Now if anything good came out of our 30-day exile in Campbell River, it’s that we’ve become a little wiser when it comes to “the process”. We vowed not to make the same mistakes—to come out of this sooner, saner, and sans bankruptcy. Here are a few lessons we learned:
Lesson 1: Find your first diesel mechanic and immediately fire him for being incompetent. We say this from experience. In an unfamiliar port, the first mechanic you find will probably come from a business card tacked up in the laundry room. You like him right away because he’s the only mechanic who answered his phone. He will be enthusiastic, seemingly knowledgeable, and inevitably way in over his head—to which he will never admit. Everything will take 2-4 weeks, including and especially returning your phone calls after the first consult. Be proactive and hire/fire this guy immediately so you can get on with your life.

Lesson 2: Find a competent diesel mechanic! How? By walking the docks. Talk to enough marina tenants and you’ll hear the same names mentioned over and over. Better yet, talk to the commercial guys. The fishermen here in Bodega Bay don’t have time to wait 2-4 weeks for parts and/or someone to show up. DC Richard got the name of a mechanic in Santa Rosa—top diesel man in the area. We took him the transmission on Sunday morning, got it back on Wednesday…as promised.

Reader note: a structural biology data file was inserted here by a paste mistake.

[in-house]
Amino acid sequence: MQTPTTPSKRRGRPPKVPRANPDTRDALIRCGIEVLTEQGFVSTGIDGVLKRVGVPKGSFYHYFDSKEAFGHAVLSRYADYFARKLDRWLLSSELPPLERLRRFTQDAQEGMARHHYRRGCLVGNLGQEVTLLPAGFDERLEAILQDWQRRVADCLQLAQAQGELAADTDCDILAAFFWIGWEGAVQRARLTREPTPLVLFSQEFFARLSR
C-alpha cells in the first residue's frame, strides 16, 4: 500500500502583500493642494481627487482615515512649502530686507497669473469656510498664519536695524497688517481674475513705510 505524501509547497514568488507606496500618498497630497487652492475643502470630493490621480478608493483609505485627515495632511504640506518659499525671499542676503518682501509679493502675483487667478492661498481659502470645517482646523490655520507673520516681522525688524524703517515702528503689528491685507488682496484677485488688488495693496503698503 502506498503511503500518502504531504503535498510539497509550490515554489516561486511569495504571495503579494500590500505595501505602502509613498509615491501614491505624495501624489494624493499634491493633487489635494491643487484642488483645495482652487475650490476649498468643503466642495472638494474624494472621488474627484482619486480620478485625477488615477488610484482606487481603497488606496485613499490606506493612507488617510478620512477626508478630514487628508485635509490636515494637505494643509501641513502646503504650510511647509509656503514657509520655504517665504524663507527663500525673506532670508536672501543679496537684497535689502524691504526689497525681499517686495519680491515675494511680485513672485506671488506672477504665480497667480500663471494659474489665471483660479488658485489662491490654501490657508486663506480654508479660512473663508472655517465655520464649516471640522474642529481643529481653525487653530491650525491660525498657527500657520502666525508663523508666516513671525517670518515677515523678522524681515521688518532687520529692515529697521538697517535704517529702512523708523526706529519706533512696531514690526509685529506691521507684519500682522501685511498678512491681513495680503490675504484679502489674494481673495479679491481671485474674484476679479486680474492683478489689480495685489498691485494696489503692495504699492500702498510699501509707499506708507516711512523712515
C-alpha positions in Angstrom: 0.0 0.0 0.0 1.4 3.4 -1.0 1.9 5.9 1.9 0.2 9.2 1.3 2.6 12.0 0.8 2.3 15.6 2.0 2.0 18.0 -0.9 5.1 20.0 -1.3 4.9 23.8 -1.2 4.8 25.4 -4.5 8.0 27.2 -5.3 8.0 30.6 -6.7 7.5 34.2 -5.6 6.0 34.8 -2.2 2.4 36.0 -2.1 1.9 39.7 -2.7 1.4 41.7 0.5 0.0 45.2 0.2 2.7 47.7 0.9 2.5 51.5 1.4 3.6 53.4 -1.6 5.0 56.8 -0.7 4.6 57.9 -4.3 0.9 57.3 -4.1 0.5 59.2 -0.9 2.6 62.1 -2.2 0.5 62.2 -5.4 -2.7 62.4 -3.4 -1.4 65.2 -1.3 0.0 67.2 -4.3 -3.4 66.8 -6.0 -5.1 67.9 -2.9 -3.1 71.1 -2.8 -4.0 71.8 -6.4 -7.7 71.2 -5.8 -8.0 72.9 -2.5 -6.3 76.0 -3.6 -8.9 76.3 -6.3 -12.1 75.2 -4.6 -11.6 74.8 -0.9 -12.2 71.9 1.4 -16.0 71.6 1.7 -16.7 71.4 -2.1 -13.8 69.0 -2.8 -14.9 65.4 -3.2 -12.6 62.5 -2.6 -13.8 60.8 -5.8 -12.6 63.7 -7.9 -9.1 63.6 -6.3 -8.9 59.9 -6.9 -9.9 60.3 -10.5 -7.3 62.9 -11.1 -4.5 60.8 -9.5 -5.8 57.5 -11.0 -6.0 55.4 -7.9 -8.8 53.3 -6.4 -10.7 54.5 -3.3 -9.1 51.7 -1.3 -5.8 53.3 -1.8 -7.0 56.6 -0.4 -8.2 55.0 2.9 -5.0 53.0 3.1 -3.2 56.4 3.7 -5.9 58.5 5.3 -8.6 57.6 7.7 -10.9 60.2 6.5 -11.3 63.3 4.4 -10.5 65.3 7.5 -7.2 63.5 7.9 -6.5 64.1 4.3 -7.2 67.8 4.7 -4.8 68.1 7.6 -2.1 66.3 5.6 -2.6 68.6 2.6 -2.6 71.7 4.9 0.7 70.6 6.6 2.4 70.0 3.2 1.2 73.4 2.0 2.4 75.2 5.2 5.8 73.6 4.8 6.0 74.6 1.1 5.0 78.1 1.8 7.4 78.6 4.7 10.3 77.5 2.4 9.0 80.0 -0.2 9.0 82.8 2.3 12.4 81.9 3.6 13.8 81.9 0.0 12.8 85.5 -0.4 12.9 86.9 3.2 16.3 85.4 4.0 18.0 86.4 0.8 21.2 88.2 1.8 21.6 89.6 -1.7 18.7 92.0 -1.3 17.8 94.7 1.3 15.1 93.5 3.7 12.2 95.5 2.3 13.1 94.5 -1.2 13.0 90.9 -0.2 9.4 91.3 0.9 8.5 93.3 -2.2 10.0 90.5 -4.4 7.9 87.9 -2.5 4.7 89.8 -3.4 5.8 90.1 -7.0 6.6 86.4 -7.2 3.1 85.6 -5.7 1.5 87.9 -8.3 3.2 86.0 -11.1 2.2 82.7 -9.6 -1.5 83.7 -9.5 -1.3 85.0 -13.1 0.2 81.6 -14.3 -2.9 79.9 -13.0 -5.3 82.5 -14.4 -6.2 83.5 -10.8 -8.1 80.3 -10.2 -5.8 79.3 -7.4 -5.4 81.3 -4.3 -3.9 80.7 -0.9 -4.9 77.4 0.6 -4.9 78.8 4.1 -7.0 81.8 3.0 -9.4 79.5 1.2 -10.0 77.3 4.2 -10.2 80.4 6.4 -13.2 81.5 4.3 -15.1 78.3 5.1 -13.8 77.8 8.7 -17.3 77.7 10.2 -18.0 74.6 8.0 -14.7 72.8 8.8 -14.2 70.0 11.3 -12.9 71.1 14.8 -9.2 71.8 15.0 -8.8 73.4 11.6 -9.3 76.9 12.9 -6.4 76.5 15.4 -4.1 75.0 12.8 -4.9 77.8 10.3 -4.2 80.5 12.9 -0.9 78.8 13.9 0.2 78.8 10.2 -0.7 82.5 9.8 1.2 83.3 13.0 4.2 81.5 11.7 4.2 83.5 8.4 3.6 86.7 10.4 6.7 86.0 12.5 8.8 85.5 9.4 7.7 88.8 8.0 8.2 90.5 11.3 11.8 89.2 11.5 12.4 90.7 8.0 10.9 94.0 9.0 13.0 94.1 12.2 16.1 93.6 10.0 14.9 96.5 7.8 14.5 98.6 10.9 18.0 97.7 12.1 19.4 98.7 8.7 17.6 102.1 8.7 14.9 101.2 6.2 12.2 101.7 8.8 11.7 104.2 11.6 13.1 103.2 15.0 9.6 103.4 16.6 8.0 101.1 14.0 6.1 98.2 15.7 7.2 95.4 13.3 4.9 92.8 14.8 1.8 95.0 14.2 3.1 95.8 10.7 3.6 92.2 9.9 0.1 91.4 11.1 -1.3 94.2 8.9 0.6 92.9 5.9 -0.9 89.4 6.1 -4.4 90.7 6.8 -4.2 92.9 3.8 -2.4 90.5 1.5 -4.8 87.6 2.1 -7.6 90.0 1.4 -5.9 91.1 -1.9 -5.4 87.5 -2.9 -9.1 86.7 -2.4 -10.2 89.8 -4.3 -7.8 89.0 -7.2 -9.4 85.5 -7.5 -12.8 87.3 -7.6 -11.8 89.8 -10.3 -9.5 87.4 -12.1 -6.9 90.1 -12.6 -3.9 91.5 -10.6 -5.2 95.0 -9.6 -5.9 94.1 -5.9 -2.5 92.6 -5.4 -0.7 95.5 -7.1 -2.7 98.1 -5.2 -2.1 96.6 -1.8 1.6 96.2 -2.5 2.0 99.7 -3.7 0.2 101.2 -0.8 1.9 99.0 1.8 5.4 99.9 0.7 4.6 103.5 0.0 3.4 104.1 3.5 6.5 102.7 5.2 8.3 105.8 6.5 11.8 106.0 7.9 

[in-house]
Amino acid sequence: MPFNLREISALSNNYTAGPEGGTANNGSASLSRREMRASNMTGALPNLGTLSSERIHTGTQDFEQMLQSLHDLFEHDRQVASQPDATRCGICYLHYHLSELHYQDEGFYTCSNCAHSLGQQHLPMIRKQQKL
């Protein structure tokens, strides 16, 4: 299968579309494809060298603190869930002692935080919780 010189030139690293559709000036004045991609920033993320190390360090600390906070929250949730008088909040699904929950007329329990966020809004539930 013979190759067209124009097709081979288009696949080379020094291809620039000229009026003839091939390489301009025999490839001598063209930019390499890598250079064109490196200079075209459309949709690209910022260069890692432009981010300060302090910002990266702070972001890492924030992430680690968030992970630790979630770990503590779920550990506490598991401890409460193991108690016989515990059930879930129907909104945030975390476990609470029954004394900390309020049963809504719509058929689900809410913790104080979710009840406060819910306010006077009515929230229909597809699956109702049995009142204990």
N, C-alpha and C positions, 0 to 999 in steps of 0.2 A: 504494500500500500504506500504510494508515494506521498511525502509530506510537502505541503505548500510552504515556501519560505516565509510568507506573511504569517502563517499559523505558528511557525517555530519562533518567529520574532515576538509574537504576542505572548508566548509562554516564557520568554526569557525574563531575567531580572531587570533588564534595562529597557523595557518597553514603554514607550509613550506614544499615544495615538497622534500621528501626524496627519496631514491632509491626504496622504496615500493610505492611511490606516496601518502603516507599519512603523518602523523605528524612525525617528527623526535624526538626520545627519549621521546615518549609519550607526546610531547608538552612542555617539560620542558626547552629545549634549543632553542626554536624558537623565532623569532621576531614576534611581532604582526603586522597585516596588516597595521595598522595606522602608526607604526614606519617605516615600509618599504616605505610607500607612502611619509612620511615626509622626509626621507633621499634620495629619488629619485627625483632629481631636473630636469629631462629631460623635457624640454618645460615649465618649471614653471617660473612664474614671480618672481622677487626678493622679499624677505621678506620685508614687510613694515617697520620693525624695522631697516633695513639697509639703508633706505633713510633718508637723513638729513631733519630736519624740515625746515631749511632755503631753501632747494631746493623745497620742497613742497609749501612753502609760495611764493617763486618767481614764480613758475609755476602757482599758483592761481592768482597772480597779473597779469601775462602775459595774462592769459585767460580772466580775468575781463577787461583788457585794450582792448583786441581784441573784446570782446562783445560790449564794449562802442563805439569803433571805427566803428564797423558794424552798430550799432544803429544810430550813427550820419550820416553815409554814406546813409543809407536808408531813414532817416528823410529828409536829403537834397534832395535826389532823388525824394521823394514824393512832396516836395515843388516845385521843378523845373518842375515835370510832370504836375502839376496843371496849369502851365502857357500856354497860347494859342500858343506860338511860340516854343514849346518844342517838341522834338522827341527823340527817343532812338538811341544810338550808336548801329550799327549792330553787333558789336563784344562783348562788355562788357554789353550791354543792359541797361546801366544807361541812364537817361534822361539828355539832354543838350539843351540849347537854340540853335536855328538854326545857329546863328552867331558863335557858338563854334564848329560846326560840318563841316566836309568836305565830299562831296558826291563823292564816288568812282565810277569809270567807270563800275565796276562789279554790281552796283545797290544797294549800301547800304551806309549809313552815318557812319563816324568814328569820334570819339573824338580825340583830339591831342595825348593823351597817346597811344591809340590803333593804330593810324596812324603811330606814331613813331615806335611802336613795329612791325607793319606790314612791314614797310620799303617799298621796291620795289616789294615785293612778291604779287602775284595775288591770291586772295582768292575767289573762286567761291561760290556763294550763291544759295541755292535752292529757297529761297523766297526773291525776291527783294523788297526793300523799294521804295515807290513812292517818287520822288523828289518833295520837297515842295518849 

Lesson 3: If something foreign and/or proprietary is going to malfunction, make sure your mechanic owns a junkyard. We had to go through a manufacturer in England to replace the manifold—and we all know how that turned out. When we took the transmission to the mechanic in Santa Rosa, he informed us that should ours be beyond help, he had at least two “in the yard” that he could pull off of old engines. As he gestured toward countless heaps and mounds of engines and parts, the Captain and I exchanged glances. We were each thinking the same thing, “He probably has at least three Nauticat manifolds just lying around. Had we only known. Great. Now I can’t get the theme song to Sanford and Son out of my head. Elizabeth!”